All of my characters are fictional but I often take personality traits and quirks from people I know (or have known in the past). That’s an advantage of being older. You’ve met just about every type of character. But usually my fictional characters are a blend—A’s arrogance coupled with B’s sarcasm. I always, always change names, backgrounds, appearance, and sometimes even the genders of characters so no one will ever guess the people who inspired them.
Your routine when writing? Any idiosyncrasies?
Because I’ve made my living as a writer, I simply put my fanny in a chair and write. I don’t suffer from writer’s block. If I just start writing a scene that’s giving me trouble I’m fine. If I put something (even crapola) down on paper, I can revise it. If I stare at a blank page, nothing good is going to happen. Once I start writing, ideas come. Though I must add that I often get my best ideas while taking a shower. Can’t explain it. Maybe I should take multiple showers every day.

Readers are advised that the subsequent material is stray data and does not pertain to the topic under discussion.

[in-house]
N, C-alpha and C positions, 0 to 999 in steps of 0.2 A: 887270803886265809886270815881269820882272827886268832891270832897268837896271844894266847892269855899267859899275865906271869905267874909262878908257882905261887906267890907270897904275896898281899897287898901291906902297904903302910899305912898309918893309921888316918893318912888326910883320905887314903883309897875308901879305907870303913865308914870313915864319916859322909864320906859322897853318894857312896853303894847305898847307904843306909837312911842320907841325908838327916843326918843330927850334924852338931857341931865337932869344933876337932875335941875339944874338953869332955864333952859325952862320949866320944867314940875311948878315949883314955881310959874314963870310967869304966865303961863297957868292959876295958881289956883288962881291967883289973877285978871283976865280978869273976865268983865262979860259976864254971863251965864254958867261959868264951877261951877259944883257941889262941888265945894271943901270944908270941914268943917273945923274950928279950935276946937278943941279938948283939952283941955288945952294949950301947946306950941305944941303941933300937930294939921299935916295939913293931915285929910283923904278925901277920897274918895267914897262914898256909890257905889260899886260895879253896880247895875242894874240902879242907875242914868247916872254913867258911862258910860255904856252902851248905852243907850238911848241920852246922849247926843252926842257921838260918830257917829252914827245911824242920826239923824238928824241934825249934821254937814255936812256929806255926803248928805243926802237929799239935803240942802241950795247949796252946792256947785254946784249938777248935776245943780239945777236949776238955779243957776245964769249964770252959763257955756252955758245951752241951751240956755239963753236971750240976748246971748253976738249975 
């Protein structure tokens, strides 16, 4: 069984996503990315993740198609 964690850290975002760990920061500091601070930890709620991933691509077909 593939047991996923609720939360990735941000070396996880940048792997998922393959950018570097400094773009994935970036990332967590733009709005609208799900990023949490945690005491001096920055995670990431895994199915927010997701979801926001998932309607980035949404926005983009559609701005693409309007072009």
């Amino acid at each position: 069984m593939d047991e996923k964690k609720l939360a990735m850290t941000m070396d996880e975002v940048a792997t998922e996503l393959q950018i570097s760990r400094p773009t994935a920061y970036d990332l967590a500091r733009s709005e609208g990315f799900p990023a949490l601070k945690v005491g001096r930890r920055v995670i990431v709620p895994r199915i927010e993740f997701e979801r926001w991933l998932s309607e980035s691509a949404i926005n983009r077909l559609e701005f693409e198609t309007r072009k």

Tell us why we should read this book.
I hope readers will like the characters. All of my novels feature strong, smart women heroines. In Bones To Pick, the main character, Brie, is independent, but she is also very close to her mother and father and her Aunt Eva. In this series, the Hooker family members may have differences of opinion but they love and respect one another. Mollye, Brie’s best friend since childhood, adds sparkle and zest, and gives Brie an adventure sidekick and a confidant. Then there are the two men vying for Brie’s affections. If I were Brie, I’d have a hard time choosing between them. I work hard to achieve a balance between humor and thrills. I want readers to chuckle but also find their hearts hammering in tense action scenes.
Who are some of your favorite authors?